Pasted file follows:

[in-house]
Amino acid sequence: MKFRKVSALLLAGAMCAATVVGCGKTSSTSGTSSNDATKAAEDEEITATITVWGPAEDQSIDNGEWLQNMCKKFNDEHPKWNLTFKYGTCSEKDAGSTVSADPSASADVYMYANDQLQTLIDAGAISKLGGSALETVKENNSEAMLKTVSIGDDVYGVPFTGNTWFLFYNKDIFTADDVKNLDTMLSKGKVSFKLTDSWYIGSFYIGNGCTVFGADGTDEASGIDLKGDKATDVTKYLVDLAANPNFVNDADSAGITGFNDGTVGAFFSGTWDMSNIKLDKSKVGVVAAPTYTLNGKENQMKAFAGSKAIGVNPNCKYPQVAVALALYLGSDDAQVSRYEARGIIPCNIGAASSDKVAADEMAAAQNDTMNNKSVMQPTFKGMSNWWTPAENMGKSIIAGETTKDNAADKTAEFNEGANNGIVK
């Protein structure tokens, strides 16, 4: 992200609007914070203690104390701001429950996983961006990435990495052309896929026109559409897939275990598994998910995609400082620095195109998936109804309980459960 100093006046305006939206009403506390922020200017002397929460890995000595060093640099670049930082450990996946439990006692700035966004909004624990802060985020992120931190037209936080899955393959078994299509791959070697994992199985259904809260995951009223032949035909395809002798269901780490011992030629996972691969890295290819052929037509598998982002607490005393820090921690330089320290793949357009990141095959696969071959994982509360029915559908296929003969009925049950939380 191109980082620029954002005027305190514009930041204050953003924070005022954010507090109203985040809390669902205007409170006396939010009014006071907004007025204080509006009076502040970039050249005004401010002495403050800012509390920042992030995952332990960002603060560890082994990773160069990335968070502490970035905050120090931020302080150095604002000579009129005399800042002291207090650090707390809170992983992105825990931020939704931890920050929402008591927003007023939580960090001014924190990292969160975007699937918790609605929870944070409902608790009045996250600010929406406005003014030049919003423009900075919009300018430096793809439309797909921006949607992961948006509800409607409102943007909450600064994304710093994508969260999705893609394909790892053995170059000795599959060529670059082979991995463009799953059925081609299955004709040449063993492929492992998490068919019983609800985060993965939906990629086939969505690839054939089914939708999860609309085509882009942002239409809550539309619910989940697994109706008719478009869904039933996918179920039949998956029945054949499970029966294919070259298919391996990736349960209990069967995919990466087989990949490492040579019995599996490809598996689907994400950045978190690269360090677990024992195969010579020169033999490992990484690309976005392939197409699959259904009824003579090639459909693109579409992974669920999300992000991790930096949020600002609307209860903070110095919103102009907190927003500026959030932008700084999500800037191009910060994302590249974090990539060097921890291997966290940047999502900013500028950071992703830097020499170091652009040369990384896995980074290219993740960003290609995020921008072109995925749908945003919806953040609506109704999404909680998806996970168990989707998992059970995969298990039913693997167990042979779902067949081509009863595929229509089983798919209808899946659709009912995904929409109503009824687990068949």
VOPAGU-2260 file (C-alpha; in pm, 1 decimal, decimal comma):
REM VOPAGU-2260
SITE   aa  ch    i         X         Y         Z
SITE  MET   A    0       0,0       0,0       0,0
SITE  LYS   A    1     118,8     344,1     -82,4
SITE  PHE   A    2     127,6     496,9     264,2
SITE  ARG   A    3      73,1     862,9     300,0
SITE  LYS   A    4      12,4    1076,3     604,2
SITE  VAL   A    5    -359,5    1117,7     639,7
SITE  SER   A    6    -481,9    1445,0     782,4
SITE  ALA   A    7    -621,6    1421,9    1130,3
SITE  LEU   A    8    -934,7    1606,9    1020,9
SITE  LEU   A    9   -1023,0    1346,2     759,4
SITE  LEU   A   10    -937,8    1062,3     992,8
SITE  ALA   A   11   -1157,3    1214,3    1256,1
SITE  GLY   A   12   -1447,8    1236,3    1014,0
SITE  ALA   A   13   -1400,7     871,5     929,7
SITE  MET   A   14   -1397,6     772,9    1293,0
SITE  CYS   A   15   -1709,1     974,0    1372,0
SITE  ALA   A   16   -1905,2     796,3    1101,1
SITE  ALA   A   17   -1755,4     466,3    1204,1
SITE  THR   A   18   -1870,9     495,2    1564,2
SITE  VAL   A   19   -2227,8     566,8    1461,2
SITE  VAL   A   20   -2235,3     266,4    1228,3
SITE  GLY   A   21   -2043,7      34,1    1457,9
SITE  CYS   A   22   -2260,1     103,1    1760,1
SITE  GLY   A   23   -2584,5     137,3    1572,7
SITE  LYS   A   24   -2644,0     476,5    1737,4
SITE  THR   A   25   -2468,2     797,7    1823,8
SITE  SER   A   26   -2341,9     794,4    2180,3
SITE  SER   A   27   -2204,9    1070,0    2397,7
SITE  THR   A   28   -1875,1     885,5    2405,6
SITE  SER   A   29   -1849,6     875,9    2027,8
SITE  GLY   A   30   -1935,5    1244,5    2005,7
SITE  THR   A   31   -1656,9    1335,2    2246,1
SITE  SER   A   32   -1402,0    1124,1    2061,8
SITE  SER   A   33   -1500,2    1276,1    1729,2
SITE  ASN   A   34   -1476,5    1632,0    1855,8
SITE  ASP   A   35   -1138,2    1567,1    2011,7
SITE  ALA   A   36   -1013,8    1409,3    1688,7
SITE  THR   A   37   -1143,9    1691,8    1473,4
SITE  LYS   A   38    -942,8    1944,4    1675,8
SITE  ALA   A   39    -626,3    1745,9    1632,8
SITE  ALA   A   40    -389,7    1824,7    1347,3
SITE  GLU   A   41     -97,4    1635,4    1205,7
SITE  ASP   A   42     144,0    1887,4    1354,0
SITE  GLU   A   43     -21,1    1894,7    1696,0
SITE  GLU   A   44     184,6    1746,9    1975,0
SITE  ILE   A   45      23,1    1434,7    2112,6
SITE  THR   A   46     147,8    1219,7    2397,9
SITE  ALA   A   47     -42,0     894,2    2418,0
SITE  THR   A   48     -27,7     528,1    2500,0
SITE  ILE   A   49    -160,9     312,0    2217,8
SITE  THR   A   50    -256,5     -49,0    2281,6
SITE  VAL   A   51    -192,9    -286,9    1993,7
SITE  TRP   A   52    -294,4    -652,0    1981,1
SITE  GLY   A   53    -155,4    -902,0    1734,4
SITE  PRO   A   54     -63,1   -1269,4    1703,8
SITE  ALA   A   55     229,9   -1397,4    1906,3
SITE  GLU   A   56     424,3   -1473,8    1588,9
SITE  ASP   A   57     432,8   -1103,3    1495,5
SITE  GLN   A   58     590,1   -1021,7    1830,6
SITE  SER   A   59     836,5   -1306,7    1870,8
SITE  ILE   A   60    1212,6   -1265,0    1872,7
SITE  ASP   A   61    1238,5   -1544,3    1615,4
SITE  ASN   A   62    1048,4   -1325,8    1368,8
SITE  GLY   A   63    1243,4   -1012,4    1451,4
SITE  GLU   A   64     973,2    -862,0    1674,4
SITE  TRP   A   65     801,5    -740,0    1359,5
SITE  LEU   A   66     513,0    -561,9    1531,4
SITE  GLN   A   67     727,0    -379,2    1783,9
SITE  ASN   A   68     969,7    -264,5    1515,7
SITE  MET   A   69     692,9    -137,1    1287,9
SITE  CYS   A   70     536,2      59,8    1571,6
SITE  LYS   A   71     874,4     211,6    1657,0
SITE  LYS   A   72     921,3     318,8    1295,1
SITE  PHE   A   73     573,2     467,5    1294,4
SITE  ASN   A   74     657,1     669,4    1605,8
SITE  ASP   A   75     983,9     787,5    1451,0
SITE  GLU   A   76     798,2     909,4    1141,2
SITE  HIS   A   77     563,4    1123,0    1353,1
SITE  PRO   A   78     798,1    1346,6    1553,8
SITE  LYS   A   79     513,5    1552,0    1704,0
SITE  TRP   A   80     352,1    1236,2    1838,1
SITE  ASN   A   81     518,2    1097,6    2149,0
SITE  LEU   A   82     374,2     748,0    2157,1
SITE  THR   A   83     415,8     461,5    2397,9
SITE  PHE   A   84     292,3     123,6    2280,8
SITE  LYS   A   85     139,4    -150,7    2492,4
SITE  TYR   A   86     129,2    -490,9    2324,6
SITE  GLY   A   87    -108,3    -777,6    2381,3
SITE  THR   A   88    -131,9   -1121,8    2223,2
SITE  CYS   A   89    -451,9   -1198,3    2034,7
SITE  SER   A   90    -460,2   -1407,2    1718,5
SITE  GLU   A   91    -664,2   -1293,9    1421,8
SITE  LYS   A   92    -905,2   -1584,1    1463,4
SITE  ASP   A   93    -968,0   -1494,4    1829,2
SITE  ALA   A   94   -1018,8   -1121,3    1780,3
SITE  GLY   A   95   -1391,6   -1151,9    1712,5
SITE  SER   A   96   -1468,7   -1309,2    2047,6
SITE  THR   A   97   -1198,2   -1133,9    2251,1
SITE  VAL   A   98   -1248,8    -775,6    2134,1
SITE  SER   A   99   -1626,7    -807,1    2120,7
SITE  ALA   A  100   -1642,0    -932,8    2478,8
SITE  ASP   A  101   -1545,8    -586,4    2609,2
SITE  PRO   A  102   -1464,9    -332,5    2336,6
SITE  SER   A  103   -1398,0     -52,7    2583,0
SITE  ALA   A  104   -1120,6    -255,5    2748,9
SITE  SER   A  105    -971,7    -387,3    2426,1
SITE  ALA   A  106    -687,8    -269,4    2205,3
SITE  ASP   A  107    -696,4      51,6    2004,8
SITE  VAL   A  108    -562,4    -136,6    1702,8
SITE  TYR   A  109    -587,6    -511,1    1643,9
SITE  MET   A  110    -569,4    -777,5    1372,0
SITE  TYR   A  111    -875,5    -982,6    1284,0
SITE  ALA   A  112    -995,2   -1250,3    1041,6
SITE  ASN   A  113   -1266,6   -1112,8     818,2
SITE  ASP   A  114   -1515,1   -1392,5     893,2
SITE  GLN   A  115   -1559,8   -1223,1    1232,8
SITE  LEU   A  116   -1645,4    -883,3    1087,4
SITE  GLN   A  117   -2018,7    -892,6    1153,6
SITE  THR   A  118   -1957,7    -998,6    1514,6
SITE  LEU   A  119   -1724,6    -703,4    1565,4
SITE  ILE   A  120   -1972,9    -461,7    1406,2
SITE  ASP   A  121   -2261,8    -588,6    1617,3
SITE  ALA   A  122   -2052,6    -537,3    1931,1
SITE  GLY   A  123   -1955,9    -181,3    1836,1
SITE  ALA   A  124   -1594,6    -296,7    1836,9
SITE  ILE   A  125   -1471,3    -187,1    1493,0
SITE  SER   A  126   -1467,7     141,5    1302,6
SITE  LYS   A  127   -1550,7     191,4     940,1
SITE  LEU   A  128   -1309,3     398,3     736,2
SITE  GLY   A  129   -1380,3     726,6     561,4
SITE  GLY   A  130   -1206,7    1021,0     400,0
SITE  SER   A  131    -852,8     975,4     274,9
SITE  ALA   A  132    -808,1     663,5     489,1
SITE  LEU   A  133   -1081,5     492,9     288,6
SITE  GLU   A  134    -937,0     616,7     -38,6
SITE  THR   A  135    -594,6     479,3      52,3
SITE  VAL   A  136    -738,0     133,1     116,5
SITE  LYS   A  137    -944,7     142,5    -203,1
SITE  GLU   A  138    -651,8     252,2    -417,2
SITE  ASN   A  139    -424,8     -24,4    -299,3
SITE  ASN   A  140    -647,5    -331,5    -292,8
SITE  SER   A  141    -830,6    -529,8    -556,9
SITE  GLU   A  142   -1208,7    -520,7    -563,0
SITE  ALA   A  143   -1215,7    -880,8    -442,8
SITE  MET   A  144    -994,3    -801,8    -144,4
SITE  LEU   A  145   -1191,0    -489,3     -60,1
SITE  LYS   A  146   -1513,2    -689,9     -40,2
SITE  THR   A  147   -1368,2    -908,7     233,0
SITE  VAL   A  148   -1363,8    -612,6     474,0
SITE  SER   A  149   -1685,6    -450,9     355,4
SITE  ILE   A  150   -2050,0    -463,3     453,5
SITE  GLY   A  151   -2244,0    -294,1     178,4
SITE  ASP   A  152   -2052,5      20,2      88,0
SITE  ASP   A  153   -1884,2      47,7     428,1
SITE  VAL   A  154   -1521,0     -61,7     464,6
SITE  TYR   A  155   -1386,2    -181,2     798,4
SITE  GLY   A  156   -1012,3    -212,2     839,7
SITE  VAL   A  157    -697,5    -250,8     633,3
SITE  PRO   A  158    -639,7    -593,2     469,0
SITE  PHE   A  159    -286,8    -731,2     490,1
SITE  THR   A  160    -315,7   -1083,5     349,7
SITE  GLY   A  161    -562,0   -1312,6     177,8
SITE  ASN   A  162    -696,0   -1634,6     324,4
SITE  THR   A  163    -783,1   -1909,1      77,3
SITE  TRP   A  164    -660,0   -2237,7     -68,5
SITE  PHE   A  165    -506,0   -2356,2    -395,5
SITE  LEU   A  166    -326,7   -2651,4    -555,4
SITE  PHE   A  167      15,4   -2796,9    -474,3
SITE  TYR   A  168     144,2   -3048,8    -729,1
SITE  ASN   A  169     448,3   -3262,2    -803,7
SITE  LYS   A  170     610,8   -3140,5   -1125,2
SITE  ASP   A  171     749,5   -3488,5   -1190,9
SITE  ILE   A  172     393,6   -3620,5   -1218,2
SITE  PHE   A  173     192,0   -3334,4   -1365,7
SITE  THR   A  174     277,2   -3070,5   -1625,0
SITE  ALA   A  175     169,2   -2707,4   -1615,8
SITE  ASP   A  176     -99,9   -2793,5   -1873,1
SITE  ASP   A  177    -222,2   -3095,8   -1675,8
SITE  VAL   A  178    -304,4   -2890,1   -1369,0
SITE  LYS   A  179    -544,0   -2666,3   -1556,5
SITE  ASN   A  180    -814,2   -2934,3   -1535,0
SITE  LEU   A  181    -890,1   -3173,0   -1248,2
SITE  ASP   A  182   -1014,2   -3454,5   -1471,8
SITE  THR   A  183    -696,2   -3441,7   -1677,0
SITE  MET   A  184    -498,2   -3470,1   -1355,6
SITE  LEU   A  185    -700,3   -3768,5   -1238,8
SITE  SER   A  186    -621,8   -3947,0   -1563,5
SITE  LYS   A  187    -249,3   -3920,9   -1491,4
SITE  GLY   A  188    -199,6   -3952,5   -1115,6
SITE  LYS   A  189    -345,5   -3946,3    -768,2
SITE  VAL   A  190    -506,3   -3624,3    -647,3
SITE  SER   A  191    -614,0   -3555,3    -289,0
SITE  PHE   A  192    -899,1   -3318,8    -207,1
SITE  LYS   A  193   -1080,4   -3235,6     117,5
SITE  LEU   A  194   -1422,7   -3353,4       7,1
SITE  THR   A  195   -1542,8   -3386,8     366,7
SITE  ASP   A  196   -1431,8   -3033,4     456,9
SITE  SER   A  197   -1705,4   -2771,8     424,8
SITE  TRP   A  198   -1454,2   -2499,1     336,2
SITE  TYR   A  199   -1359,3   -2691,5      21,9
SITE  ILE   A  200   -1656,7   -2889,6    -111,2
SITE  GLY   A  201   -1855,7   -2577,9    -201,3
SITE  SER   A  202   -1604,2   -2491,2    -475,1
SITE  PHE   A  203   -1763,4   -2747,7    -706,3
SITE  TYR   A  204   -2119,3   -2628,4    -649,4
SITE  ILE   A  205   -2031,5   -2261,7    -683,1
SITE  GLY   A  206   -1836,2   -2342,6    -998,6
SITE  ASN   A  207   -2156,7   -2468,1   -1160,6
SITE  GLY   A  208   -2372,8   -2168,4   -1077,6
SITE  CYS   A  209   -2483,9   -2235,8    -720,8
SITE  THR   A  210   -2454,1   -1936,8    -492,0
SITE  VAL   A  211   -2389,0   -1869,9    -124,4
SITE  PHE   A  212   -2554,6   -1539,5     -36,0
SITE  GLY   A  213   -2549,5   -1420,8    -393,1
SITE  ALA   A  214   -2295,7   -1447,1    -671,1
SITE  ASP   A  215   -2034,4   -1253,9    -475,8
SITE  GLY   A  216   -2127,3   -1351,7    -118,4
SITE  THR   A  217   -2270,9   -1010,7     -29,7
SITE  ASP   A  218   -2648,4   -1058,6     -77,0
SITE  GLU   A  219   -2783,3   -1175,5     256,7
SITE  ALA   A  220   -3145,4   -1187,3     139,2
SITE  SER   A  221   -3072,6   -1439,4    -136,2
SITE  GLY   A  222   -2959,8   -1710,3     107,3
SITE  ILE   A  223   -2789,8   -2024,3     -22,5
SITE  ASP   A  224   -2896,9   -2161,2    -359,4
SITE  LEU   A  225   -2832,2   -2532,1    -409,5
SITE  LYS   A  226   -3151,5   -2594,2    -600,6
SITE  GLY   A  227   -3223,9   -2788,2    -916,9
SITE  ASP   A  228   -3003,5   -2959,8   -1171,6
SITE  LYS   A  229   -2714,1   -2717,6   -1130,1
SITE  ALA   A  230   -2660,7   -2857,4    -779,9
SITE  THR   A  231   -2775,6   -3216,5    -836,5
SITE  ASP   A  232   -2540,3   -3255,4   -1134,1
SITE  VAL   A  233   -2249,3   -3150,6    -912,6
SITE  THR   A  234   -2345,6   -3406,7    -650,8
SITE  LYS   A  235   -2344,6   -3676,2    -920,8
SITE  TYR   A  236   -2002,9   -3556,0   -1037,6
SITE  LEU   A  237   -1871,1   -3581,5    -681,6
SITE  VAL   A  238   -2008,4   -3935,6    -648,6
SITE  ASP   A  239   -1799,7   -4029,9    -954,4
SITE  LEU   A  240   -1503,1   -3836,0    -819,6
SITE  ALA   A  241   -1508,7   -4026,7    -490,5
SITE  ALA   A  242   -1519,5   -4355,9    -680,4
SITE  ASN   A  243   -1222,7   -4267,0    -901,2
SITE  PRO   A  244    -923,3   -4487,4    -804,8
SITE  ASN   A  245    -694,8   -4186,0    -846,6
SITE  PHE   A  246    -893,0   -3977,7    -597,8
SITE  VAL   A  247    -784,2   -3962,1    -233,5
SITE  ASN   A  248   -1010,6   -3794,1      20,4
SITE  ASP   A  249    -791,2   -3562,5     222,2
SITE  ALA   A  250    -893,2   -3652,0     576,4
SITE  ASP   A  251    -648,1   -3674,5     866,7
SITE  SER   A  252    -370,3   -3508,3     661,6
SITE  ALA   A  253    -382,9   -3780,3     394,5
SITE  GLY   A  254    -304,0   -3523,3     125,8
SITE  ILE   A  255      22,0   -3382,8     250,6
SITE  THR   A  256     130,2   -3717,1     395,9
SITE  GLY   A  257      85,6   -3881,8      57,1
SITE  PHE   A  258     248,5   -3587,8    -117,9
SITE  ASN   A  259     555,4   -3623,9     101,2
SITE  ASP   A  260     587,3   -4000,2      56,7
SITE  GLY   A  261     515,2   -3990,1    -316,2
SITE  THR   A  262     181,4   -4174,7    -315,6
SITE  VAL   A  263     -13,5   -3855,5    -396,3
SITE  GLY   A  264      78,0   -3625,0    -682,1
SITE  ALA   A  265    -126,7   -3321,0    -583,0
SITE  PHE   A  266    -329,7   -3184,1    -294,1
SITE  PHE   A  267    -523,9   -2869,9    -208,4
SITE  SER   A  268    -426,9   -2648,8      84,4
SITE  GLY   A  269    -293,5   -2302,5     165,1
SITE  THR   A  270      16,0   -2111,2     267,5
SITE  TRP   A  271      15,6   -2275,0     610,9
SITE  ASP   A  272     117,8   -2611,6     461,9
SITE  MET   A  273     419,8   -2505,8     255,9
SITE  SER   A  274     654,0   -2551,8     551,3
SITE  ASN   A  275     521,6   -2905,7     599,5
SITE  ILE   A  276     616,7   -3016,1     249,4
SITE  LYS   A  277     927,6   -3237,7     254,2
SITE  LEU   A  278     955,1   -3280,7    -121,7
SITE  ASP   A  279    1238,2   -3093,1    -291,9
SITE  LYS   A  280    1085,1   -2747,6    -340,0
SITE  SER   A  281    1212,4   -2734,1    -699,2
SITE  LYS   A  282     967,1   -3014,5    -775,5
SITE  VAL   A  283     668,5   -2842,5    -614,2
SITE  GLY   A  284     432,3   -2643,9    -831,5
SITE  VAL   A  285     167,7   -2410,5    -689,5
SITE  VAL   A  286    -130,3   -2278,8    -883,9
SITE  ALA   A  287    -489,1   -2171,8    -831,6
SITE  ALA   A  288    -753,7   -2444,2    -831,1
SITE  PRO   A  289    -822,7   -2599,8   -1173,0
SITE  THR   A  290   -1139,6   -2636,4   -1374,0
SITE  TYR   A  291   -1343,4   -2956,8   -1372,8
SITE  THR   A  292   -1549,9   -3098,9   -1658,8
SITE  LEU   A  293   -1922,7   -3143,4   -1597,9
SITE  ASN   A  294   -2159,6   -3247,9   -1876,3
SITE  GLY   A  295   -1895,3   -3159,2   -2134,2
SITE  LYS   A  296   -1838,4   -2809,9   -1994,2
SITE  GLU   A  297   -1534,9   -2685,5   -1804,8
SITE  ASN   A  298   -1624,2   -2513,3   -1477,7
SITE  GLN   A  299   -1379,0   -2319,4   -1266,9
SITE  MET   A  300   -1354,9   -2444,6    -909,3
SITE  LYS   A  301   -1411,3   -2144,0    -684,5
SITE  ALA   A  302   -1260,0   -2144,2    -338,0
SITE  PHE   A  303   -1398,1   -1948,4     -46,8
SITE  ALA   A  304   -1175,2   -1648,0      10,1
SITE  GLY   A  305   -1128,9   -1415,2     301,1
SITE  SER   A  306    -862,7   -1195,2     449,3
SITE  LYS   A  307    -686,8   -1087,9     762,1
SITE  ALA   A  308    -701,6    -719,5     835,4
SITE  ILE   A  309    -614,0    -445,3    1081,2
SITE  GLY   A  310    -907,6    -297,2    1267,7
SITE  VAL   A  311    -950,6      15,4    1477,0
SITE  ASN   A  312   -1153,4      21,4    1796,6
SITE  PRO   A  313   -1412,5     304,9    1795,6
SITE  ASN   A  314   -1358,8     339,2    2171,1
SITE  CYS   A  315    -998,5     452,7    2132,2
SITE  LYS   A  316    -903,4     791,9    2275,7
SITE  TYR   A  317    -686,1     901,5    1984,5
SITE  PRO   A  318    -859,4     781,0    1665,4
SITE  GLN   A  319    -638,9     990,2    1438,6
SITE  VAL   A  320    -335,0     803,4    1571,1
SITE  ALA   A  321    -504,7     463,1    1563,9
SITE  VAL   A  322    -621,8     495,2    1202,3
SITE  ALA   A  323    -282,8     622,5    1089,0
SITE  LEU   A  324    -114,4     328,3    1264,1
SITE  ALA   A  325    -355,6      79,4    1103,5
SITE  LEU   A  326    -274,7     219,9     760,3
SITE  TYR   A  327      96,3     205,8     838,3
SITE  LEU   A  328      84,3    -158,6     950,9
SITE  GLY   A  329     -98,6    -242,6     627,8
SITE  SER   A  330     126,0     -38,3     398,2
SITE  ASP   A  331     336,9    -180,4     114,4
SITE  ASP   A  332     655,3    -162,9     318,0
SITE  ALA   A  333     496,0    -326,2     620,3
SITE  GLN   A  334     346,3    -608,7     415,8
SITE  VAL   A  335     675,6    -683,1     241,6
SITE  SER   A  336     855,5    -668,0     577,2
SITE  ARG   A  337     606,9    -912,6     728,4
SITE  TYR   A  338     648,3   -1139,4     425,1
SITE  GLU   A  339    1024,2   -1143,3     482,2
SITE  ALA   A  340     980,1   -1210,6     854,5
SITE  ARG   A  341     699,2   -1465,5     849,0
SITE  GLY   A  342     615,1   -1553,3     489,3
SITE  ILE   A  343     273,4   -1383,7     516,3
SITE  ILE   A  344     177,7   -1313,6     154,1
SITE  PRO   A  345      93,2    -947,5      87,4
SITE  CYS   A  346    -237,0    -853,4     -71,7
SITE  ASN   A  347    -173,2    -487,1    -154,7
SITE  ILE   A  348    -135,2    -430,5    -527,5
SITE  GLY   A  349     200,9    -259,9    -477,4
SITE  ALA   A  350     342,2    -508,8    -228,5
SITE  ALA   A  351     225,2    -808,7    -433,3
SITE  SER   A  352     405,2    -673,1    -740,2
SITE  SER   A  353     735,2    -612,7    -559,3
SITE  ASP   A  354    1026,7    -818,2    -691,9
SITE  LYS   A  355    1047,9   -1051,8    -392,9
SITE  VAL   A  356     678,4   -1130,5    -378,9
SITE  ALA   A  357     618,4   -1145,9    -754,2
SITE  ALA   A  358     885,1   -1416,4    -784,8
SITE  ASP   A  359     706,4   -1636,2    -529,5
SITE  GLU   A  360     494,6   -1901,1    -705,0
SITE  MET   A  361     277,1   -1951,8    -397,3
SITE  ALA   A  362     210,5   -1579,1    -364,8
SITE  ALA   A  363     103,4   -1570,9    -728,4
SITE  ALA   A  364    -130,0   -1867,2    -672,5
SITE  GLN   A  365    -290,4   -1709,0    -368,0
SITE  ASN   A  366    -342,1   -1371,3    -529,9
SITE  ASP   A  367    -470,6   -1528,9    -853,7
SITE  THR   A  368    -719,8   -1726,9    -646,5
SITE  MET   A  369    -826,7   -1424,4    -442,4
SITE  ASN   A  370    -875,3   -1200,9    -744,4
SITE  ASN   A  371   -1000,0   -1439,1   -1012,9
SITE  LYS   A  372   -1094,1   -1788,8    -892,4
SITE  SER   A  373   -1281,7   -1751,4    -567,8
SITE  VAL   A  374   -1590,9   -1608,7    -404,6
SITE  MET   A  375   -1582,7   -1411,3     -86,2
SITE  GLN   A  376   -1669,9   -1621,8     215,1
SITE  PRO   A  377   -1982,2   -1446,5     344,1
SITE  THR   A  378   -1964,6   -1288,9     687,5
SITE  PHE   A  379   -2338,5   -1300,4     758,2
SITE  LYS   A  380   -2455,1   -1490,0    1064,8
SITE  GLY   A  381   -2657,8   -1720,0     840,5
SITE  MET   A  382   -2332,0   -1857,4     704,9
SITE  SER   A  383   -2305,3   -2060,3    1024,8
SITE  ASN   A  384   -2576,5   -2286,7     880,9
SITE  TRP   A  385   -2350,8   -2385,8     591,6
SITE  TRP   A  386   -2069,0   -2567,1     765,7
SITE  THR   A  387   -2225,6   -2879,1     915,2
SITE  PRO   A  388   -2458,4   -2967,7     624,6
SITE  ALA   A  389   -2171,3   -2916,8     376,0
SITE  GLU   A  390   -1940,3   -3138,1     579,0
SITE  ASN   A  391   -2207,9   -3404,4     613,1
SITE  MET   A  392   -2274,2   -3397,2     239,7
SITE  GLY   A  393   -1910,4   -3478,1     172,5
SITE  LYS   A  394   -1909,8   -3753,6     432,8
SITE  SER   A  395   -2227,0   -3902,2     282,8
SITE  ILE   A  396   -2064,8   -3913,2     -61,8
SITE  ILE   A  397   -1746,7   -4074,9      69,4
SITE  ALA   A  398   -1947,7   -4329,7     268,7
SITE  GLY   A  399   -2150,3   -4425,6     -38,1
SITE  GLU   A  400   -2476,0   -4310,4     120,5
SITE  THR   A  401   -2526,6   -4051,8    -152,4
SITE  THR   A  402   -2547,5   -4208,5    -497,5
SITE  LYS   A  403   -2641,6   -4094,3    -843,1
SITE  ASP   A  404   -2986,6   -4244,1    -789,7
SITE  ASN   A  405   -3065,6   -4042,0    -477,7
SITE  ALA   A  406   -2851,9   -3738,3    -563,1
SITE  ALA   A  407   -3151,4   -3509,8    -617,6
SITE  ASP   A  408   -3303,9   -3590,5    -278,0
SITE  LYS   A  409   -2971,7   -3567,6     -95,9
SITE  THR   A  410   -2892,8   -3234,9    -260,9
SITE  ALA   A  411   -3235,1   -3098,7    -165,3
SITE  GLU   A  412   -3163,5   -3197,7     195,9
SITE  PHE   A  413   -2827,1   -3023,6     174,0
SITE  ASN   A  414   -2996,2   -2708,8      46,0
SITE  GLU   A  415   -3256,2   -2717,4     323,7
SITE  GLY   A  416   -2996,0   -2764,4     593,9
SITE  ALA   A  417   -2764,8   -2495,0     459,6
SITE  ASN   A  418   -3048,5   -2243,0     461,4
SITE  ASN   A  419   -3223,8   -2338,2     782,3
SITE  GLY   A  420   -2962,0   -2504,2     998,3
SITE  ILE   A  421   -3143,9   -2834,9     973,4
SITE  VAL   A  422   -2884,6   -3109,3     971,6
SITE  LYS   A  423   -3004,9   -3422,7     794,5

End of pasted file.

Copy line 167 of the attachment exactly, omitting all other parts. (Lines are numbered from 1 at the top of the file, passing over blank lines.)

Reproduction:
SITE  THR   A  160    -315,7   -1083,5     349,7